3.1.5 Precious Metals

The occurrences of precious metal deposits are discussed in this section. Figure 3.1.5a [link below] indicates the locations of precious metals throughout Eureka County. Figure 3.1.5b, 3.1.5c, 3.1.5c, and 3.1.5d present a closer view of the important mineral resource areas of Eureka County.

See Figure 3.1.5a for a map showing Eureka Mining Resources [332 KB]

See Figure 3.1.5b Carlin Area Mineral Resources [332 KB]

See Figure 3.1.5c Crescent Valley Mineral Resources [154 KB]

See Figure 3.1.5d Eureka County Mineral Resources [154 KB]

The proposed rail corridor is in the general vicinity of two precious metal mineral resources. Table 3.1.5 presents the plants and producing Precious Metal Mines in Eureka County.

Table 3.1.5: Plants and Producing Precious Metal Mines in Eureka County


Nevada' gold production in 2004 was 6,942,000 troy ounces (Driesner and Coyer, 2005) and was valued at approximately $2.7 billion. Nevada is the third largest gold producer in the world, behind only the countries of South Africa and Australia. Estimated proven and probable gold reserves at currently active mines at the end of 2005 is estimated at 33 million troy ounces (Price and Meeuwig, 2006). Most of the precious metals and many of the other metals are currently being produced from recently developed (since 1982) open-pit mines of varying sizes (some open pits are as much as a kilometer in size). Note that some of the Carlin mines include underground mines.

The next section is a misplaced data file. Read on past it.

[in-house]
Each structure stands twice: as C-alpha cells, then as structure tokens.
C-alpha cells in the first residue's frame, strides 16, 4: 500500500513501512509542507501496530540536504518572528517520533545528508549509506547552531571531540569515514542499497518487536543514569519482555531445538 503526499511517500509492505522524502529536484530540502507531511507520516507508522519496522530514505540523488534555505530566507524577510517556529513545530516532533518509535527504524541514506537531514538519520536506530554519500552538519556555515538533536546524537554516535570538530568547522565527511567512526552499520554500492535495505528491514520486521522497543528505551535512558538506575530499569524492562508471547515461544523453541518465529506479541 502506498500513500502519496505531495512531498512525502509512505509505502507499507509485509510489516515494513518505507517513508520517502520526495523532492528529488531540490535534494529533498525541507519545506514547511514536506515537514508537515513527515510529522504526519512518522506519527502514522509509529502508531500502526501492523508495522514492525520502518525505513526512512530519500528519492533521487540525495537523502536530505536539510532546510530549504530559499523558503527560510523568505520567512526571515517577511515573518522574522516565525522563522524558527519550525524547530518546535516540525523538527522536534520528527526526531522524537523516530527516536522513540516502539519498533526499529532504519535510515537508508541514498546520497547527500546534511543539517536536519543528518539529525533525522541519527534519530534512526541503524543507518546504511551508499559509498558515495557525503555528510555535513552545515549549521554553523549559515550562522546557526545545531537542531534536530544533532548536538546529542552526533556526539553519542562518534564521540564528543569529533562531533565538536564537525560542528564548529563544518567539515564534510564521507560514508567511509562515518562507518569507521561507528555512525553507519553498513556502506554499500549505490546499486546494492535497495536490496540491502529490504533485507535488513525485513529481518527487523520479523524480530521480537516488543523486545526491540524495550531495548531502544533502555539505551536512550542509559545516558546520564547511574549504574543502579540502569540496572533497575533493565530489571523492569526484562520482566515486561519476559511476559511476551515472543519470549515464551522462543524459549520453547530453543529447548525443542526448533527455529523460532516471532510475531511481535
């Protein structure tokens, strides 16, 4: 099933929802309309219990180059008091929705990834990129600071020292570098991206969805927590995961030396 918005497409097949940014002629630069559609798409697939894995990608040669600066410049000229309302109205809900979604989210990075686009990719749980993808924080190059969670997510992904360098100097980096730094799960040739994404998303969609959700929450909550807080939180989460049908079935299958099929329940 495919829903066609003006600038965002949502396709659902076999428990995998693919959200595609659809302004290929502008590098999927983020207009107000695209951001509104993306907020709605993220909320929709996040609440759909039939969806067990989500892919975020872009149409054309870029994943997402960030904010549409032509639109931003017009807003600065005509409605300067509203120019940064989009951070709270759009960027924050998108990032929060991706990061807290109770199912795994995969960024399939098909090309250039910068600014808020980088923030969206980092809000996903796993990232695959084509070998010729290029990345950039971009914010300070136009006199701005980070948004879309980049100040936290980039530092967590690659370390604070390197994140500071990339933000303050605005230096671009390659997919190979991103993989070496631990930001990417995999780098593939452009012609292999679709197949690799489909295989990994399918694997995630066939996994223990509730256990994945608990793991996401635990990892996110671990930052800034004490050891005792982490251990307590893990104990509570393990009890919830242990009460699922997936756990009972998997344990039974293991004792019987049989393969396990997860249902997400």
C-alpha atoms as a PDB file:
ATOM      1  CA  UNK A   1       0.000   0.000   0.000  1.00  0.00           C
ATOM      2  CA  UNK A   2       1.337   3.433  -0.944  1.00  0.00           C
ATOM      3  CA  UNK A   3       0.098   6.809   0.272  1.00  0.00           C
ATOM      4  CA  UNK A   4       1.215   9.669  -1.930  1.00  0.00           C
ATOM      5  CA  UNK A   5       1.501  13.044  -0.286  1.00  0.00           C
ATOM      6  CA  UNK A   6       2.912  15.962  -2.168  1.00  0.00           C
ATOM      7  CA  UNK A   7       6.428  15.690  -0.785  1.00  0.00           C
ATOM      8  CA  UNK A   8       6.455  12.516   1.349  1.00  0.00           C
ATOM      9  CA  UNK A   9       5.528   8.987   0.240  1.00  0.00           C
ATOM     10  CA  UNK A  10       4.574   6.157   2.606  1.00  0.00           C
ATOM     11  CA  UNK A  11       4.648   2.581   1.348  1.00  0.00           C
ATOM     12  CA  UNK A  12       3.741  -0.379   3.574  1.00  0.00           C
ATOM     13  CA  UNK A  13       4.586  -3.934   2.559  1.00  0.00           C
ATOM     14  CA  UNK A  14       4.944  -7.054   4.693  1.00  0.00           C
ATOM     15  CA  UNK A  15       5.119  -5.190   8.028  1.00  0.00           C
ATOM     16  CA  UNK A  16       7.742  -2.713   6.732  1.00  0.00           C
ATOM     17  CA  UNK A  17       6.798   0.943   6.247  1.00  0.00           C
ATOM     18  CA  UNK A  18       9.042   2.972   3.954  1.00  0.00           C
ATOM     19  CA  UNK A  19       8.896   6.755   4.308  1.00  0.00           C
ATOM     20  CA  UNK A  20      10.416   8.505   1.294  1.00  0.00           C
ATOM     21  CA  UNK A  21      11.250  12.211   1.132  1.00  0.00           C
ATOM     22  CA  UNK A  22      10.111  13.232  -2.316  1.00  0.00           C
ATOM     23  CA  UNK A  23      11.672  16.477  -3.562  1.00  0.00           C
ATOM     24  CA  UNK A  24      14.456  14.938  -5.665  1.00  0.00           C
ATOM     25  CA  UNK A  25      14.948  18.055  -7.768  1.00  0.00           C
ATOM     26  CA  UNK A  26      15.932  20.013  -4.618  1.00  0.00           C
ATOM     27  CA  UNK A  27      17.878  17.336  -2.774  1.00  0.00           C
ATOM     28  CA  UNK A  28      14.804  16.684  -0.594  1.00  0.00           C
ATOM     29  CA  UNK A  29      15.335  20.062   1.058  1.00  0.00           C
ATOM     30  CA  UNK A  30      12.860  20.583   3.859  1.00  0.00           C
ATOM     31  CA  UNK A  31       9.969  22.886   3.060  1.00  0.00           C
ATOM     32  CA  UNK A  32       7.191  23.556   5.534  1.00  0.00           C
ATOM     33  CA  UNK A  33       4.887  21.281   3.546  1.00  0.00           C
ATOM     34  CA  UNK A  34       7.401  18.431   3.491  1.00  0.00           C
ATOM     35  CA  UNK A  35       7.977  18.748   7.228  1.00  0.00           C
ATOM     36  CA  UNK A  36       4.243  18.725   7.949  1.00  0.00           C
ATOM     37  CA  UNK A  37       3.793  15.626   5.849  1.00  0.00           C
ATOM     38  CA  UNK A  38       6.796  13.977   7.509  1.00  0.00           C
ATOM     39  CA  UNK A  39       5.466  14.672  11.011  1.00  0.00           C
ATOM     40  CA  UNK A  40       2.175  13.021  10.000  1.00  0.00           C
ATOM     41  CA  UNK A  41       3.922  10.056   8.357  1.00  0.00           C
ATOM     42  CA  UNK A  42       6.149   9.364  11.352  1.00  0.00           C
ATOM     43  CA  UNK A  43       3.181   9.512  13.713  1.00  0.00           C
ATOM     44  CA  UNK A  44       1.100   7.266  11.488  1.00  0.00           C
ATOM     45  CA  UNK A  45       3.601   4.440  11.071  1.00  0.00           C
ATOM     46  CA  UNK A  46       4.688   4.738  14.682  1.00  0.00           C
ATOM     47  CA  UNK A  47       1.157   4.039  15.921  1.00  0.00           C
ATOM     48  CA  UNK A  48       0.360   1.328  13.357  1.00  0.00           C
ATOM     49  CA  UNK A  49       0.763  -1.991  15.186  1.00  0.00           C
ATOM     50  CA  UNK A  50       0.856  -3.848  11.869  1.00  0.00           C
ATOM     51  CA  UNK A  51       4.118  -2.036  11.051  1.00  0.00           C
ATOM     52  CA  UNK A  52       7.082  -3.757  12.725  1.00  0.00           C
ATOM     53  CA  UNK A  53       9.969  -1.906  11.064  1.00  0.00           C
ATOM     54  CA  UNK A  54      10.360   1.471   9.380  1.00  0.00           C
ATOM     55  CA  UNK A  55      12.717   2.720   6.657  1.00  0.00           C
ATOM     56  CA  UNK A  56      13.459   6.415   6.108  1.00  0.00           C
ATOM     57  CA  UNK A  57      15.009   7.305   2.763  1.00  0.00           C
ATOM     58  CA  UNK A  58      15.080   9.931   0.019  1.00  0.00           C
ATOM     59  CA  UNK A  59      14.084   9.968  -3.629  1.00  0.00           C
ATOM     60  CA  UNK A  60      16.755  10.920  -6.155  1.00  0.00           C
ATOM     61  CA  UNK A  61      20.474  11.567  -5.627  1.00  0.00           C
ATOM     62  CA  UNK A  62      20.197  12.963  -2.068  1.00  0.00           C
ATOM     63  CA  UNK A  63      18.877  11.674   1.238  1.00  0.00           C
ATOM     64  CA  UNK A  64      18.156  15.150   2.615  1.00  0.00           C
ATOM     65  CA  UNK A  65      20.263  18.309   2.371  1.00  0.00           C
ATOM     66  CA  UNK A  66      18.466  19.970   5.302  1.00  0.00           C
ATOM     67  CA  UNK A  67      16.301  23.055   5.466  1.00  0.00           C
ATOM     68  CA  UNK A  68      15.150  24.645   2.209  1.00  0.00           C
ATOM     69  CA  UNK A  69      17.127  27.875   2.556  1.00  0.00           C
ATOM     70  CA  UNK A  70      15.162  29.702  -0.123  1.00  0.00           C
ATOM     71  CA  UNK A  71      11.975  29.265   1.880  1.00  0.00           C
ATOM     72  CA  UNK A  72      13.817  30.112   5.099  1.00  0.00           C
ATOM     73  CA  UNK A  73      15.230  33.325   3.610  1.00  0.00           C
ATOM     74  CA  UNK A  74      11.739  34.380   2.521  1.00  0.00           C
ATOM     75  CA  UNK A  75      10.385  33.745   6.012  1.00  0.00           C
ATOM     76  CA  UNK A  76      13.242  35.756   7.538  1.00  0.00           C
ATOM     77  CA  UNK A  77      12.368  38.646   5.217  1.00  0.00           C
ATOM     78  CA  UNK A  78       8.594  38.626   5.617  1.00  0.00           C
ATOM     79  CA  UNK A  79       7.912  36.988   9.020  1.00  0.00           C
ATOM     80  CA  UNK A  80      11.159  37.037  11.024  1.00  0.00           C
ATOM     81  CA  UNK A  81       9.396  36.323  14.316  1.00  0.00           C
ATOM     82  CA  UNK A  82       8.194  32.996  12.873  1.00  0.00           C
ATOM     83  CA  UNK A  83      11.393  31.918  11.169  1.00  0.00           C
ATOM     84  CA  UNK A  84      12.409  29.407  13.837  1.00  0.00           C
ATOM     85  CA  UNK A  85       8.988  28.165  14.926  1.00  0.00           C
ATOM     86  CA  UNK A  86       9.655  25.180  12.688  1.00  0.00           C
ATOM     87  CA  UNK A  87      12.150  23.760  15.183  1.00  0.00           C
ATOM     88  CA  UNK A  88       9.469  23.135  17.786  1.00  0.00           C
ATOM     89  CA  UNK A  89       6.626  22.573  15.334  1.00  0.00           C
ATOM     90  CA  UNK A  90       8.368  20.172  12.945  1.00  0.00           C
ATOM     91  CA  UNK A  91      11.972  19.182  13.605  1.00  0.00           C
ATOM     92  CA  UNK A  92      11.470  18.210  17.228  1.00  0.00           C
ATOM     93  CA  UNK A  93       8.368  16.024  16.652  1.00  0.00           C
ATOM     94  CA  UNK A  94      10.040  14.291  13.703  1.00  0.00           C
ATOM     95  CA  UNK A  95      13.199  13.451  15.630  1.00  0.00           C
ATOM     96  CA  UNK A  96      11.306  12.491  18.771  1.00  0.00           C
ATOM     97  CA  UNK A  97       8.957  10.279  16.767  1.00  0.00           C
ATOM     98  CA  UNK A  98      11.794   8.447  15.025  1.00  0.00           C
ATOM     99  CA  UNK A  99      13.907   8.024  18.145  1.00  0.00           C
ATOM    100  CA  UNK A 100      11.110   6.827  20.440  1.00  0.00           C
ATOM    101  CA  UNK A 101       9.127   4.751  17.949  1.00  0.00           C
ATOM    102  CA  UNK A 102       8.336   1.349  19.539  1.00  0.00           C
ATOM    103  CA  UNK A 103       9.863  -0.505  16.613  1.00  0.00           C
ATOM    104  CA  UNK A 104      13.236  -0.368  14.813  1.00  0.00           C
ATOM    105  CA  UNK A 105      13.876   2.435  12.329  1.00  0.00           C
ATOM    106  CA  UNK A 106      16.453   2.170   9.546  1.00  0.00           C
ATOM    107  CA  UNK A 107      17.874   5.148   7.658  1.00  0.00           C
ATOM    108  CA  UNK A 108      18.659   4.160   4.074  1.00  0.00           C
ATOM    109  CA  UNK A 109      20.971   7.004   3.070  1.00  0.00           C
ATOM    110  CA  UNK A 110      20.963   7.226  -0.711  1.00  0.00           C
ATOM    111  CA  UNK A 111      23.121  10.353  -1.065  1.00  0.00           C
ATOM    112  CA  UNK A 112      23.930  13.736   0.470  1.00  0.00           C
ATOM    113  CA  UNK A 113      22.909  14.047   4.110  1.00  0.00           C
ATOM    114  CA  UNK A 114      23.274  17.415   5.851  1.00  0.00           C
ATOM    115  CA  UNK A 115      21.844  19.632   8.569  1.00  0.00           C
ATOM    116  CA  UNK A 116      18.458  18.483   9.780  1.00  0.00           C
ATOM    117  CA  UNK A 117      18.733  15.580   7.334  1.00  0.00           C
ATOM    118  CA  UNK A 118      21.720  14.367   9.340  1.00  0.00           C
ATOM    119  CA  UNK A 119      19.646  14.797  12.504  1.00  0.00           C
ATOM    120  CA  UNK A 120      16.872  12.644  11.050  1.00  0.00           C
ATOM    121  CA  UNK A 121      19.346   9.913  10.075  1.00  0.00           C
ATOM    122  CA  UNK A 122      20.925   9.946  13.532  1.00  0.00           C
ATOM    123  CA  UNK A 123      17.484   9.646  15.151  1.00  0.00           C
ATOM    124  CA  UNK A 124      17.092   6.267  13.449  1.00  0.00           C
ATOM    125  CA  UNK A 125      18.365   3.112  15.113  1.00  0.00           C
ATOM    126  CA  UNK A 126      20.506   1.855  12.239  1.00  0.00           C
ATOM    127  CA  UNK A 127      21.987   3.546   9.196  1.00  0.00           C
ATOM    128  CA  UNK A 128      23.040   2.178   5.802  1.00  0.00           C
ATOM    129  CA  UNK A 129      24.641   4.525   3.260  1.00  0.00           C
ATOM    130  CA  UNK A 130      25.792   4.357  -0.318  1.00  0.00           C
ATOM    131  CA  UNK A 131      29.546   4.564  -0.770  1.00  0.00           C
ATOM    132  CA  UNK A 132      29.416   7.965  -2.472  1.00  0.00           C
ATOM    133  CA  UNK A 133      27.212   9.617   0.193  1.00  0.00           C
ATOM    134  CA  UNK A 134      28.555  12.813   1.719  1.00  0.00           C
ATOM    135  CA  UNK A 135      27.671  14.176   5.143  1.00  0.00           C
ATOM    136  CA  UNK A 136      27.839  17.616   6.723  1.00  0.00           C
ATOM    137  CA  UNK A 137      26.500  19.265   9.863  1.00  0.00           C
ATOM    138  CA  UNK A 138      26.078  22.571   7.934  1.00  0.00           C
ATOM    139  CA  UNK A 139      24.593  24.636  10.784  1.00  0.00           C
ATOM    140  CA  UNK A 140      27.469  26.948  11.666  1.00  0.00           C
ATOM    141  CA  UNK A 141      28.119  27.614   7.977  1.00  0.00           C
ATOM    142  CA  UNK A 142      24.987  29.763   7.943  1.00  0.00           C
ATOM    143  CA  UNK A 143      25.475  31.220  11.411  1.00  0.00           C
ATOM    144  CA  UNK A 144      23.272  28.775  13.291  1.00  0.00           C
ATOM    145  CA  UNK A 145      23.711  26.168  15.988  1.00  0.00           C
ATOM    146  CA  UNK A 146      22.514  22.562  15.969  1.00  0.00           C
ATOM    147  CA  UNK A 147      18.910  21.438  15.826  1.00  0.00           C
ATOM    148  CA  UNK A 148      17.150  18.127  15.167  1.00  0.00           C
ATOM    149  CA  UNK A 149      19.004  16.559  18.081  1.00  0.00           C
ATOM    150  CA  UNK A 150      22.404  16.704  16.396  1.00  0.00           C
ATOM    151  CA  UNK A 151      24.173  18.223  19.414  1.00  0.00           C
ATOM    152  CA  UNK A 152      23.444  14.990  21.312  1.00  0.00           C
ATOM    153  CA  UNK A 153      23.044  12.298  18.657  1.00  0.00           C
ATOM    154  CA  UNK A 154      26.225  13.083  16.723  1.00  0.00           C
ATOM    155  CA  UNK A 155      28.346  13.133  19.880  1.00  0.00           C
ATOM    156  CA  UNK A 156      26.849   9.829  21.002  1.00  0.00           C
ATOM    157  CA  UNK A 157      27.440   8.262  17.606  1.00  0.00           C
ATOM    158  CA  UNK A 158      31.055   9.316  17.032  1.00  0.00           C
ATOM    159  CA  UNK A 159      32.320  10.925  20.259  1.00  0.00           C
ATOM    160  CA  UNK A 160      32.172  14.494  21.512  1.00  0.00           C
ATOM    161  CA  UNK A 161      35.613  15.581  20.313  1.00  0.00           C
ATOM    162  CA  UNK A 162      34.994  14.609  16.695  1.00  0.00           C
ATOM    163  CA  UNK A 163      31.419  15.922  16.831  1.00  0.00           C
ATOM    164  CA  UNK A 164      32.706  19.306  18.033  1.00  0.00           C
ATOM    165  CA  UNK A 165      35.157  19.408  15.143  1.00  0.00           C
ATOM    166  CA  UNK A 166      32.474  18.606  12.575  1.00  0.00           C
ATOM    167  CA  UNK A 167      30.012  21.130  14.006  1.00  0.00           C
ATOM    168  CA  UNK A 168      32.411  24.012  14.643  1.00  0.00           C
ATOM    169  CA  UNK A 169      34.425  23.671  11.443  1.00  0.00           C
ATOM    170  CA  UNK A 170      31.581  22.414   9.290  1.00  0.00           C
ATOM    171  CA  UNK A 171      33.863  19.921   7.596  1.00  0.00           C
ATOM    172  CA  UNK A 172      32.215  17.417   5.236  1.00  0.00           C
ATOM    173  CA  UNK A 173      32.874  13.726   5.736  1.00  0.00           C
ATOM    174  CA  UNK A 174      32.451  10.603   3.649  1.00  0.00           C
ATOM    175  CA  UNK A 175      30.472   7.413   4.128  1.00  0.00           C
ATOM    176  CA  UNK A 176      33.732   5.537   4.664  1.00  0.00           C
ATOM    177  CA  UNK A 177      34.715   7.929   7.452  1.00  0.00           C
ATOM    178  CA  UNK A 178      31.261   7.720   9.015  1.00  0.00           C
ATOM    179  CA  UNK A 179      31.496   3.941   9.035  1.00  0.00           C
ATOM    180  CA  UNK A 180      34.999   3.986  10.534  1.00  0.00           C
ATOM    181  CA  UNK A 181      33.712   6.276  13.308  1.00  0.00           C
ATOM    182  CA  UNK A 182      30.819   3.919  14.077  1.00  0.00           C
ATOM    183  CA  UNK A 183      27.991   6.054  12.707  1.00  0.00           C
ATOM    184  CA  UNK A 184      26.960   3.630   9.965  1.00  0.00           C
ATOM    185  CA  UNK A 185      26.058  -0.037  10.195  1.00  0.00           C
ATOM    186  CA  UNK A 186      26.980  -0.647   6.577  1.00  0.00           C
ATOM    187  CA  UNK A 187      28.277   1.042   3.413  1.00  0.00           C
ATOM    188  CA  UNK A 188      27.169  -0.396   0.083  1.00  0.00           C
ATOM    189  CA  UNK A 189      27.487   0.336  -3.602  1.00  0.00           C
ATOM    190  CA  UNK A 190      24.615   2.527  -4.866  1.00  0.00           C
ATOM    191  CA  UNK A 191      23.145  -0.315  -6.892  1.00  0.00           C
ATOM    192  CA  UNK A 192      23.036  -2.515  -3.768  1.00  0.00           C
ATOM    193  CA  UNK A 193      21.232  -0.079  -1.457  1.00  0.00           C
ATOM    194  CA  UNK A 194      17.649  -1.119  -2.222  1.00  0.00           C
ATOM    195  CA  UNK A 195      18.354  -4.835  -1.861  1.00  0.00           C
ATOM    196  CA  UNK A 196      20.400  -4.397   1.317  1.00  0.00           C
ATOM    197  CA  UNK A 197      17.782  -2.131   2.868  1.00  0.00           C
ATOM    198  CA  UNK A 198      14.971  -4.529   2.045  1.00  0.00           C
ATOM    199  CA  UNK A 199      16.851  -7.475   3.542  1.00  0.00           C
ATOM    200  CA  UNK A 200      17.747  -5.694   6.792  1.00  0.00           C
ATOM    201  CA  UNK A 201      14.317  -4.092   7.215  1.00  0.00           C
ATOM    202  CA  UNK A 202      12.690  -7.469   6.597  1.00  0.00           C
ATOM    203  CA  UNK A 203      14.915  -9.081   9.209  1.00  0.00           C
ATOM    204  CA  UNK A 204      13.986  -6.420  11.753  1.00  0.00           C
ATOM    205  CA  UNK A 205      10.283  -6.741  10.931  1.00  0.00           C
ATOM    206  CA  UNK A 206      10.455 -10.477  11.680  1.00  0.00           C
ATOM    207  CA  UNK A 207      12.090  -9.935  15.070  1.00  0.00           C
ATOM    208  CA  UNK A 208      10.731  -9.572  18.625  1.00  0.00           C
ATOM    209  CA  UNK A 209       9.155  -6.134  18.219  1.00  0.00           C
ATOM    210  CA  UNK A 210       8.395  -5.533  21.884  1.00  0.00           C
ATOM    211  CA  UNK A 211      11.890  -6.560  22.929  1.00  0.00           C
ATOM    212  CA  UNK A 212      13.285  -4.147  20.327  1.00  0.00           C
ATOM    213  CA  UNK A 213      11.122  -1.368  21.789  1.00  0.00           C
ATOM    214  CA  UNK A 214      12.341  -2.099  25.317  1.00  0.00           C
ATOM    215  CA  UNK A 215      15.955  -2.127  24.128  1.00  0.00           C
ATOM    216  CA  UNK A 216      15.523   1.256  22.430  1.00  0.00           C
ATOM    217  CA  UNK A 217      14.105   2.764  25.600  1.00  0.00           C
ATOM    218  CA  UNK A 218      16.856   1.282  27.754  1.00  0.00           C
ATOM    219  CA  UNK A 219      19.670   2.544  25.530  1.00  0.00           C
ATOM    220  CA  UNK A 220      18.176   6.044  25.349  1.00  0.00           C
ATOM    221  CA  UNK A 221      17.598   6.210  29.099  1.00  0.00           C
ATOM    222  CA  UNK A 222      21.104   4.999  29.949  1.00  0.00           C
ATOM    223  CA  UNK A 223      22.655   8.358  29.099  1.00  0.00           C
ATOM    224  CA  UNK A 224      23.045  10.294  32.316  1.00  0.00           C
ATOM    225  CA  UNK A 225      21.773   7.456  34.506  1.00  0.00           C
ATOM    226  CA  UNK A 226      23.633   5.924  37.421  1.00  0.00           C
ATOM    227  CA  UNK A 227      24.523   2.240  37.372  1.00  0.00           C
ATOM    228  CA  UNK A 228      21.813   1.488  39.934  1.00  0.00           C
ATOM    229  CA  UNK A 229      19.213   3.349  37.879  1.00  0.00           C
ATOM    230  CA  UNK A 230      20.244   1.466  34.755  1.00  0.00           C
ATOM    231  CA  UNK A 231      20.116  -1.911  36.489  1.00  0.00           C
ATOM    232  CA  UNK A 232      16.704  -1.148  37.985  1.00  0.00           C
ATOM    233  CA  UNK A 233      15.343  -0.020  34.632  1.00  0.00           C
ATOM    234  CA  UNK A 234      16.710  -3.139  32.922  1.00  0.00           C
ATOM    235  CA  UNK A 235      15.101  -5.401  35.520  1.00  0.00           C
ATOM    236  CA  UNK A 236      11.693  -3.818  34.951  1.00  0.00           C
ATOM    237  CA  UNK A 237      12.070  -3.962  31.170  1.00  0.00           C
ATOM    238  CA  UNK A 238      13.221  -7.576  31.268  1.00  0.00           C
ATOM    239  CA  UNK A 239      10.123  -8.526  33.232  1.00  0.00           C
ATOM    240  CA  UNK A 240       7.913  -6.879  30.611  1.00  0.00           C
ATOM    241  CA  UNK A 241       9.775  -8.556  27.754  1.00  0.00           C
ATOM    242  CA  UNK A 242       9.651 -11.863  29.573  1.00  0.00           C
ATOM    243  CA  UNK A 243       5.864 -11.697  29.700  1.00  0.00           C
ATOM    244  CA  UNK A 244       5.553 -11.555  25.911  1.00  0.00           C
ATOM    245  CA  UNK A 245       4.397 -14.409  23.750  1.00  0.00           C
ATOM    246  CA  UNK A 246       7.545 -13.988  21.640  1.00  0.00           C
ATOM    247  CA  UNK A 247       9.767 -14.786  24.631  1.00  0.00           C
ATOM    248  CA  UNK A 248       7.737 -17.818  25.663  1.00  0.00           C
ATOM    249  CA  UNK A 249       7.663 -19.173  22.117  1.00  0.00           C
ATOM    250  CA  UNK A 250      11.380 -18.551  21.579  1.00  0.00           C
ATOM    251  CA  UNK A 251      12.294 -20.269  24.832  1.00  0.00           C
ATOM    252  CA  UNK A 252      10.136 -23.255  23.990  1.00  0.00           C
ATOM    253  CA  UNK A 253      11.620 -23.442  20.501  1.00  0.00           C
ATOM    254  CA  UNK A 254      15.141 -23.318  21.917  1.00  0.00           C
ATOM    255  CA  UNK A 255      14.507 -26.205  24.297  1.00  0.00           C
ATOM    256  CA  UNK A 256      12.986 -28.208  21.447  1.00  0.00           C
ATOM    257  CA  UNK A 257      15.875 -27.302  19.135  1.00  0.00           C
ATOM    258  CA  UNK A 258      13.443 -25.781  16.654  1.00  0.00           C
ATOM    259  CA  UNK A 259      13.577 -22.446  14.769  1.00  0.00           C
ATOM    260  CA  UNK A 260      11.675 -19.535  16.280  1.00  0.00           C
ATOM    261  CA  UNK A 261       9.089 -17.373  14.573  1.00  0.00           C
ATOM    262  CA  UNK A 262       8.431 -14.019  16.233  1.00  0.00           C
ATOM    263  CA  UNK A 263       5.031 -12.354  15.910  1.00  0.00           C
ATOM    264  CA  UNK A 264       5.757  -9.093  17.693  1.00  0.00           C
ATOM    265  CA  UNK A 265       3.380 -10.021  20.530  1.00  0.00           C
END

The gold ore in Eureka is typically processed by a combination of oxide mills, refractory mills, and heap leach methods. Oxide mills leach the ores in agitating tanks in alkaline cyanide solution followed by absorption in a carbon pulp. Refractory mills fine grind the ore and oxidize it by roasting, thus freeing the gold particles for additional processing. Heap leaching is used for the high tonnage / low grade ore and it is crushed and placed on a large leach pad where it is irrigated with a cyanide solution. Refractory and oxide milling has become an important part of the ore processing as the large operations are relying on this newer technology.